US expresses concern as Diaoyu Islands sovereignty dispute escalates
Washington urges Beijing to avoid actions that will intensify stand-off with Tokyo over islands
The United States has officially voiced its concern to Beijing after a Chinese maritime surveillance plane flew over the Diaoyu Islands in the East China Sea, over which both China and Japan claim sovereignty.
"It's important to avoid actions that raise tensions and to prevent miscalculations that could undermine peace, security and economic growth in the region," US State Department spokesman Patrick Ventrell said on Friday.
China and Japan have long disputed the sovereignty of the islands, which Japan calls the Senkakus.
The US made clear that its "policy and commitments regarding the Senkaku Islands are long-standing and have not changed," Ventrell said.
Although the US maintains that it takes no side in the territorial dispute, Washington has said that it believes the island chain is covered by its security pact with Tokyo.
Japan scrambled eight F-15 fighter jets on Thursday after the China Marine Surveillance aircraft flew over the Diaoyus, which Tokyo called the first incursion into its airspace by a Chinese state aircraft since the Japanese military began monitoring in 1958.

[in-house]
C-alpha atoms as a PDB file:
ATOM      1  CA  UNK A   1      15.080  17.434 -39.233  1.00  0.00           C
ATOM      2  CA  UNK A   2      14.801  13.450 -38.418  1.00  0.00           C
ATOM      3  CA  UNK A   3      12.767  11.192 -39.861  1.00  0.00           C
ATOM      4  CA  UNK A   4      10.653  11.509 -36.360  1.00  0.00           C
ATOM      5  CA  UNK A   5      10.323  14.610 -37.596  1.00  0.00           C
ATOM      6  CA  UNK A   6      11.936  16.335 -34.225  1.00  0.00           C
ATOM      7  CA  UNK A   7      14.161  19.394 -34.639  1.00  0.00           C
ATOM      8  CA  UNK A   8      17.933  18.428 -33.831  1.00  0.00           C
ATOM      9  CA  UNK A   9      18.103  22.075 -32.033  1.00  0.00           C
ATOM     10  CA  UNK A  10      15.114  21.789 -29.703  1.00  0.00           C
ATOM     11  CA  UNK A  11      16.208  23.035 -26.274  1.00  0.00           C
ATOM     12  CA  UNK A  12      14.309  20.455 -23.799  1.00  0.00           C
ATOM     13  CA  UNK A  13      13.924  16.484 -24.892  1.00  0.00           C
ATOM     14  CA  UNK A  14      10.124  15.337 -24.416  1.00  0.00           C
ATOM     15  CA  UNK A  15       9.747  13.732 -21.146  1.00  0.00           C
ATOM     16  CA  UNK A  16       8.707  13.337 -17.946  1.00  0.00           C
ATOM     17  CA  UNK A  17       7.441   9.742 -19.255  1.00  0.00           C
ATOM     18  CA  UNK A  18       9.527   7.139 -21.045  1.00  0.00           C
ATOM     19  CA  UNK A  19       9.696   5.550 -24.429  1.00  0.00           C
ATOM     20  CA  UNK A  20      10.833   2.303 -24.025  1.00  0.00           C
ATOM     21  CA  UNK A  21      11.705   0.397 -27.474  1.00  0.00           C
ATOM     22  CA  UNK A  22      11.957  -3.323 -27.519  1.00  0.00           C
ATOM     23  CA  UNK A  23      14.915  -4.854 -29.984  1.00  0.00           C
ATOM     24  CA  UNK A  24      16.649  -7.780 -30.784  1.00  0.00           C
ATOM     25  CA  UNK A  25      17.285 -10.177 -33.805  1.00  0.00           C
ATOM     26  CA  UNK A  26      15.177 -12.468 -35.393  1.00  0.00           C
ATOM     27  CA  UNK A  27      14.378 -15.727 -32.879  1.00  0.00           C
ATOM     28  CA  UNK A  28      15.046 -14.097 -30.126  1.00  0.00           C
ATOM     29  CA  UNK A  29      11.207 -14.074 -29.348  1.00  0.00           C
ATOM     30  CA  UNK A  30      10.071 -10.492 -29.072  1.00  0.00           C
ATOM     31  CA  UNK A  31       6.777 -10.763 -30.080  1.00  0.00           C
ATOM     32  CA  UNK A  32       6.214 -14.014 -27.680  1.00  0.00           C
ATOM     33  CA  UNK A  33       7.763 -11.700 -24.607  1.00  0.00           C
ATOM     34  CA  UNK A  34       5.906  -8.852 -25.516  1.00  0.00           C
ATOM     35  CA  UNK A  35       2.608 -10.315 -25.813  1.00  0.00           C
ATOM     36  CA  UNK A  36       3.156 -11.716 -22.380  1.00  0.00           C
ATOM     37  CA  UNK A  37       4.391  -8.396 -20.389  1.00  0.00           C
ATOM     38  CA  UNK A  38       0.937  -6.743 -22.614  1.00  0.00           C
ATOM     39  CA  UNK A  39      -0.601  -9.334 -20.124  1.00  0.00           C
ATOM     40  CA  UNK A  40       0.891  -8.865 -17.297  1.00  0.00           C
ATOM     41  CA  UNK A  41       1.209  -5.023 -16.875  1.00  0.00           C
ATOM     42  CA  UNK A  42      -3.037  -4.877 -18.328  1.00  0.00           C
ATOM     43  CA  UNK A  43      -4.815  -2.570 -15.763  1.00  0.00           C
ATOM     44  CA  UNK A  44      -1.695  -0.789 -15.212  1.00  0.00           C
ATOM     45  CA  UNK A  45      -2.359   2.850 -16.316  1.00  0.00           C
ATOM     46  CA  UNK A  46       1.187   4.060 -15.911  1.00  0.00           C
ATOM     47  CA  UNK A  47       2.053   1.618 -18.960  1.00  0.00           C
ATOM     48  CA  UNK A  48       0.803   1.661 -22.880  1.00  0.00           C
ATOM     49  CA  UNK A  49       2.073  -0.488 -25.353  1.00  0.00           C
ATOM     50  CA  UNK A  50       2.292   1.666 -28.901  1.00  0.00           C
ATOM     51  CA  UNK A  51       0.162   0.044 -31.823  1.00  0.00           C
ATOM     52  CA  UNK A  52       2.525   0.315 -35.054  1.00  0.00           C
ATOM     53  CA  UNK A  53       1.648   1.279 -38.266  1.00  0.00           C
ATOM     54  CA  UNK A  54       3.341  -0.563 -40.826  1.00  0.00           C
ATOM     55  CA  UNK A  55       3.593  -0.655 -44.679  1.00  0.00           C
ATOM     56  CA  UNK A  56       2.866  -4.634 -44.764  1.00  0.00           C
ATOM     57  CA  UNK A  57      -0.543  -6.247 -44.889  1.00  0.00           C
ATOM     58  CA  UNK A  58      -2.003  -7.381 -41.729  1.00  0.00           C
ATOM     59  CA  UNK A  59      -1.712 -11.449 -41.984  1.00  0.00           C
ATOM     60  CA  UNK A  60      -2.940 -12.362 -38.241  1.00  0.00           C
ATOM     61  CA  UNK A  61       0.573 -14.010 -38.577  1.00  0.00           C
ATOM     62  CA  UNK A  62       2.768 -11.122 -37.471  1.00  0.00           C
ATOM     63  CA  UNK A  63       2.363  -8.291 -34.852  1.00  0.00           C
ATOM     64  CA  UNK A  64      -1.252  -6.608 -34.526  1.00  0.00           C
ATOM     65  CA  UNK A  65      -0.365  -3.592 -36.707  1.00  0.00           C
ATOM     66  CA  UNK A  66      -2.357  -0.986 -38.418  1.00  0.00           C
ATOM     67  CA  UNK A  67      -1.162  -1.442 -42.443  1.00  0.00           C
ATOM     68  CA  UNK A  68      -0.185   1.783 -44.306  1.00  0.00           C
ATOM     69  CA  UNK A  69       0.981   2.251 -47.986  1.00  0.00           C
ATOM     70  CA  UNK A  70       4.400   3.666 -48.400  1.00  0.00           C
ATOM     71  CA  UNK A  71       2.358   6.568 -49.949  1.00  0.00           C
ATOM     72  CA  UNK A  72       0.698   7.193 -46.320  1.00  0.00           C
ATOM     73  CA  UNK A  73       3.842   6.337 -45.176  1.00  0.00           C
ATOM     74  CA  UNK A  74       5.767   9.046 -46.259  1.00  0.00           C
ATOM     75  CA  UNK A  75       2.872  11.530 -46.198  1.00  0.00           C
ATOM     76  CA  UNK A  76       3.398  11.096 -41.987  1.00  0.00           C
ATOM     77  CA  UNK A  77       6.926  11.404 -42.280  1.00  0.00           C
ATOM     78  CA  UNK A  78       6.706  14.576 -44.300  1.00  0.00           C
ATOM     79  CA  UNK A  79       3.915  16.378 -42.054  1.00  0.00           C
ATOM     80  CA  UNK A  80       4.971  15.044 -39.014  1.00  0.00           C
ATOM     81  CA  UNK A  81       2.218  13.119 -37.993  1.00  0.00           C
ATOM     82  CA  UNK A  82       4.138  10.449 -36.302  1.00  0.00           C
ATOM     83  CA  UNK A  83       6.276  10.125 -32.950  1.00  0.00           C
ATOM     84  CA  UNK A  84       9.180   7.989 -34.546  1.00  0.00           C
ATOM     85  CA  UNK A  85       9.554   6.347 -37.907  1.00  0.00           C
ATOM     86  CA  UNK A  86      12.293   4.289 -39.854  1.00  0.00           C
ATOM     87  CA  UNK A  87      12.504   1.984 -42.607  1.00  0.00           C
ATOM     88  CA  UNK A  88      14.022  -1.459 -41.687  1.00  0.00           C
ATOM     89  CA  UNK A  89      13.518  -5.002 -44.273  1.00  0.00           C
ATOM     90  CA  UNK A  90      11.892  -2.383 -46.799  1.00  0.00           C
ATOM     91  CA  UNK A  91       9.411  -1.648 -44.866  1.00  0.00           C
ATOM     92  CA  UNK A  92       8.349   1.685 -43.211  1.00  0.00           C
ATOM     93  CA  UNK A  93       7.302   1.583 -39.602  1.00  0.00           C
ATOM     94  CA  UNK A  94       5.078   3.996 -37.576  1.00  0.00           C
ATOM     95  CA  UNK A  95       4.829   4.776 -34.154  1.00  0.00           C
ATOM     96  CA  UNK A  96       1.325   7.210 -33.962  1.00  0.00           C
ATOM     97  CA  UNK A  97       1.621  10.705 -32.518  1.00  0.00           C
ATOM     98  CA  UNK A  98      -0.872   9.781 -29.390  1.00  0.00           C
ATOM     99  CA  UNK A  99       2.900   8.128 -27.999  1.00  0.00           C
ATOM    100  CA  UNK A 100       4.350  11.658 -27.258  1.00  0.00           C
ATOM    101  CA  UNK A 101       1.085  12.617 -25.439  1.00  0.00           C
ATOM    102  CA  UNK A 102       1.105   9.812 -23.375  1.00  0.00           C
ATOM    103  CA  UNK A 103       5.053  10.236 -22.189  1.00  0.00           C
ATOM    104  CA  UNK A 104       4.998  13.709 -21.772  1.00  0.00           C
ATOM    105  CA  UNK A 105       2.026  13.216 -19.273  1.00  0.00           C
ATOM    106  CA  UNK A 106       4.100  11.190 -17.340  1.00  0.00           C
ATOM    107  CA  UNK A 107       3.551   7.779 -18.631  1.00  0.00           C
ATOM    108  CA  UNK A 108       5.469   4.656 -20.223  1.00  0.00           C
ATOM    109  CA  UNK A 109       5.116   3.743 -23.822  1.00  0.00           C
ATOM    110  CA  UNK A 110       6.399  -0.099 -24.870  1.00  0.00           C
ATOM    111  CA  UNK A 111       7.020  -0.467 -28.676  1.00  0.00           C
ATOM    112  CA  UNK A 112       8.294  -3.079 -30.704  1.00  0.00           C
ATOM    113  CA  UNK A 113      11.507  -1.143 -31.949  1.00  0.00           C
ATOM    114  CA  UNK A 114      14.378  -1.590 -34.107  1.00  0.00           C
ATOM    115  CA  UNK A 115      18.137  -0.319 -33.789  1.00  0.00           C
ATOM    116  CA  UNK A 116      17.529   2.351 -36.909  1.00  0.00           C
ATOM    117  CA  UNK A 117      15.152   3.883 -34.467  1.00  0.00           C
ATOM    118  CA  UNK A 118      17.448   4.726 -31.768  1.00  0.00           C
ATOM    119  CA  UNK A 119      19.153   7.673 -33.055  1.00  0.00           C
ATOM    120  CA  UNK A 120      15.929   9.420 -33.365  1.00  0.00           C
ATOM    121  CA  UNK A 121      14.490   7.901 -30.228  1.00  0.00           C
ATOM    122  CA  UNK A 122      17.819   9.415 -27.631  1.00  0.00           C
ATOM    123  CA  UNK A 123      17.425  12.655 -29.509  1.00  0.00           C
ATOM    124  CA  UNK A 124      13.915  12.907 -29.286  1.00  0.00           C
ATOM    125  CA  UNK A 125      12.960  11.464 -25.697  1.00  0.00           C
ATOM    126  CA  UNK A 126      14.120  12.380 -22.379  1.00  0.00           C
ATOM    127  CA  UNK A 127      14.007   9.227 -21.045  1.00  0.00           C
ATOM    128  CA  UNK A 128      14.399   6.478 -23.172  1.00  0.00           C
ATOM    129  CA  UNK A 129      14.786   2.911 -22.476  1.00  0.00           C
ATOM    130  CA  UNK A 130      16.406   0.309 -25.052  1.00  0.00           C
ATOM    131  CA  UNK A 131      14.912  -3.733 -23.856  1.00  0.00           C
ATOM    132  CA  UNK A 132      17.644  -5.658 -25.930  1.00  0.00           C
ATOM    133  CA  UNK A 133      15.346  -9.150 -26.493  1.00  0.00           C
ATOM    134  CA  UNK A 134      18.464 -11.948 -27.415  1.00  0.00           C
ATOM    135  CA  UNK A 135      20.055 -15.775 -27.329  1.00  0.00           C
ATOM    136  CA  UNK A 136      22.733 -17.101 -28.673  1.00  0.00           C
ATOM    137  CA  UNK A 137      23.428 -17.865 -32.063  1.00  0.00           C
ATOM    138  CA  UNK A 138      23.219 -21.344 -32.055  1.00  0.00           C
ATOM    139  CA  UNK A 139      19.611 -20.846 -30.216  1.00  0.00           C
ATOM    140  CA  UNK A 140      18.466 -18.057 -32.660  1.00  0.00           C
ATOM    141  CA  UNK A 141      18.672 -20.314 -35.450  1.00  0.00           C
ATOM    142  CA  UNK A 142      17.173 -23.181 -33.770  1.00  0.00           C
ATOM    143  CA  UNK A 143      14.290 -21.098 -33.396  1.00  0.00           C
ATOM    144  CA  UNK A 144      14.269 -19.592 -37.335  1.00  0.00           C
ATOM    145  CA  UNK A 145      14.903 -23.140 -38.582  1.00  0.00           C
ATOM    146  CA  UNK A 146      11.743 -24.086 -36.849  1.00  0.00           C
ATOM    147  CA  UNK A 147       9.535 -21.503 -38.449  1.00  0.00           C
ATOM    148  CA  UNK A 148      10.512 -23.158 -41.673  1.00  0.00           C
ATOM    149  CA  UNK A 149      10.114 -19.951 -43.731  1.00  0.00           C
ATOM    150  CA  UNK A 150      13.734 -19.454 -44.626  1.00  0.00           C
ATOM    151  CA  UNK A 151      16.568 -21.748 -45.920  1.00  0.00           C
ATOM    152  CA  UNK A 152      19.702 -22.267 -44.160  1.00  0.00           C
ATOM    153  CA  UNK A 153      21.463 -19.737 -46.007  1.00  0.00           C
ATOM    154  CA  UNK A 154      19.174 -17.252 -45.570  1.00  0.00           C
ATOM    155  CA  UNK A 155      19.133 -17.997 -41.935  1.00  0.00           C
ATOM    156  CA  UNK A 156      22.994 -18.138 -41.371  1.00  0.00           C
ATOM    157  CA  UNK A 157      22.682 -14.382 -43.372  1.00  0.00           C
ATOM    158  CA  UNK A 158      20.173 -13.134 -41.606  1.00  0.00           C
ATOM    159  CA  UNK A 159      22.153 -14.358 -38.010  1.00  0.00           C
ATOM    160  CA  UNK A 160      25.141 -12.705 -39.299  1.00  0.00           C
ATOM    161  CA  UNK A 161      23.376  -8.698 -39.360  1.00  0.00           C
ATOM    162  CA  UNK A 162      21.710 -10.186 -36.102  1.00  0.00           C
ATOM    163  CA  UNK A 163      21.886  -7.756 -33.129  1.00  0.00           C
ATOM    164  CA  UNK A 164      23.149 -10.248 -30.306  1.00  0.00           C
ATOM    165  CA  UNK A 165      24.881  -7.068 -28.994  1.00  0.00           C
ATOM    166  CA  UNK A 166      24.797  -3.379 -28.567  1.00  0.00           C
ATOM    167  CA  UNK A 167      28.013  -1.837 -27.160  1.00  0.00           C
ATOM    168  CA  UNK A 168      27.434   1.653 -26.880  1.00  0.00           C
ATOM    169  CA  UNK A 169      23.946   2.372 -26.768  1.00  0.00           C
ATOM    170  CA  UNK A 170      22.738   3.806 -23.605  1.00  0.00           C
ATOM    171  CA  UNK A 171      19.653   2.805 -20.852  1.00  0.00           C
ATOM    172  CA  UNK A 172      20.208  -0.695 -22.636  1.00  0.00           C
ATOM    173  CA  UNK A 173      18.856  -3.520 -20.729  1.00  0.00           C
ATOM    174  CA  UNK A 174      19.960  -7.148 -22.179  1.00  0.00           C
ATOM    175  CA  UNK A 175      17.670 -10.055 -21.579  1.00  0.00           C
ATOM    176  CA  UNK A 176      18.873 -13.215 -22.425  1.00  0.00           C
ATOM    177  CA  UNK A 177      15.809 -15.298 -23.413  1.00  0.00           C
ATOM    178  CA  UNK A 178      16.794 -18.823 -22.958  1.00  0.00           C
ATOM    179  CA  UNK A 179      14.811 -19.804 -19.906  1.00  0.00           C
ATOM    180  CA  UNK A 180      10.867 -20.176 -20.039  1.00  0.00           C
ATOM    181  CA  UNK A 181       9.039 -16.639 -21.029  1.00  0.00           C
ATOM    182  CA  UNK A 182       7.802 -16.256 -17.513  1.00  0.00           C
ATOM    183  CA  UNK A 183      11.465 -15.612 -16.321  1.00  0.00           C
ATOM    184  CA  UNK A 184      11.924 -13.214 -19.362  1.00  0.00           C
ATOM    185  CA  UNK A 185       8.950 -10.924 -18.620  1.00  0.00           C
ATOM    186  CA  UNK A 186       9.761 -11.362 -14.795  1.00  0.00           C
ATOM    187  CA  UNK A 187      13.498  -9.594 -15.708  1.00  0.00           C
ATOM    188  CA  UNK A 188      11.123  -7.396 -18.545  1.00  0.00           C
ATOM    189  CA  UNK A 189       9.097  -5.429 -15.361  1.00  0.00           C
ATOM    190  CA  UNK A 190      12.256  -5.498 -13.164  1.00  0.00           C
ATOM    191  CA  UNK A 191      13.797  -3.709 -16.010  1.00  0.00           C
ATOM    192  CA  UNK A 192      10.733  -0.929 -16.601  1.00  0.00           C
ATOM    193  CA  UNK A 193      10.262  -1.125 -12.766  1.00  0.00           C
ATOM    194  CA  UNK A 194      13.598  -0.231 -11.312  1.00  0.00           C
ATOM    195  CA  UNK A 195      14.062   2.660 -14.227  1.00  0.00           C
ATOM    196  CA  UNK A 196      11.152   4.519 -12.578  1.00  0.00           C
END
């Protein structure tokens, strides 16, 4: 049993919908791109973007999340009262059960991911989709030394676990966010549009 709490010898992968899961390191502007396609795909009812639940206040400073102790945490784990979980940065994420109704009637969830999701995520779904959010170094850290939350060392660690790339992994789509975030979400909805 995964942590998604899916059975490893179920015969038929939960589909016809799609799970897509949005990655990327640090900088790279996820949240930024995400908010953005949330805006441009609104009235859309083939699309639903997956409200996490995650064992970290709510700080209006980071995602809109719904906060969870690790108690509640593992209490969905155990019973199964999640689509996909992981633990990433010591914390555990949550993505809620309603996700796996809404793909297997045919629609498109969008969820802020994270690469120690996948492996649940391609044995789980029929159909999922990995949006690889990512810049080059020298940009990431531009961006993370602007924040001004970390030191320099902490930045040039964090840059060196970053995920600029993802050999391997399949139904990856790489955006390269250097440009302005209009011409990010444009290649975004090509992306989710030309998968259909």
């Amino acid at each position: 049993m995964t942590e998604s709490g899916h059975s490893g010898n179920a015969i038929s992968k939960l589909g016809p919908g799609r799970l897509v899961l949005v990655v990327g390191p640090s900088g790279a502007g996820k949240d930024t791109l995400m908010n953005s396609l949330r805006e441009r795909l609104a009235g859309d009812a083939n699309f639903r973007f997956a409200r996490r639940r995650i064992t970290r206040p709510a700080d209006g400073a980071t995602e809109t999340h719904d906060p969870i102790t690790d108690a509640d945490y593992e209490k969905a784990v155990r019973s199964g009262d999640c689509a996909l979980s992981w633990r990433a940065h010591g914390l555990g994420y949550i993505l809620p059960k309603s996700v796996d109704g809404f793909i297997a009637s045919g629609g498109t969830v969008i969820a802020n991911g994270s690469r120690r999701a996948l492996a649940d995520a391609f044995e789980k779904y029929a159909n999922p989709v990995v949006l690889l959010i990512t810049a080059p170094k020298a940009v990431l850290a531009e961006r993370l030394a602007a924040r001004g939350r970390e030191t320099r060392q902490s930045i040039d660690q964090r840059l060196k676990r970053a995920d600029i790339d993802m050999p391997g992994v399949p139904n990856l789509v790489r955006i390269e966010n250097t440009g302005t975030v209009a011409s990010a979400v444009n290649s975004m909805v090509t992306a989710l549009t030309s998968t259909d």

The Chinese Foreign Ministry on Friday said that Japanese fighter jets "had invaded China's territory airspace over the Diaoyus", adding that it was necessary to send marine surveillance planes over the islands to safeguard their sovereignty.
"China's maritime surveillance plane flying over the Diaoyu islands is completely normal," Foreign Ministry spokesman Hong Lei said.
US affairs expert Shi Yinhong, of Renmin University, said Ventrell's remarks spoke to Washington's concern about a possible military confrontation between China and Japan.
"It looks like the US is partial to the Japanese side, but it aims to prevent any possible confrontation or even military conflict from taking place," Shi said.
Meanwhile, CCTV yesterday broadcast excerpts of an interview with Masato Kitera, a career diplomat who will head to Beijing on December 25 to replace outgoing Japanese ambassador Uichiro Niwa.
"My job is to improve Japan-China relations, and then deepen them," he said.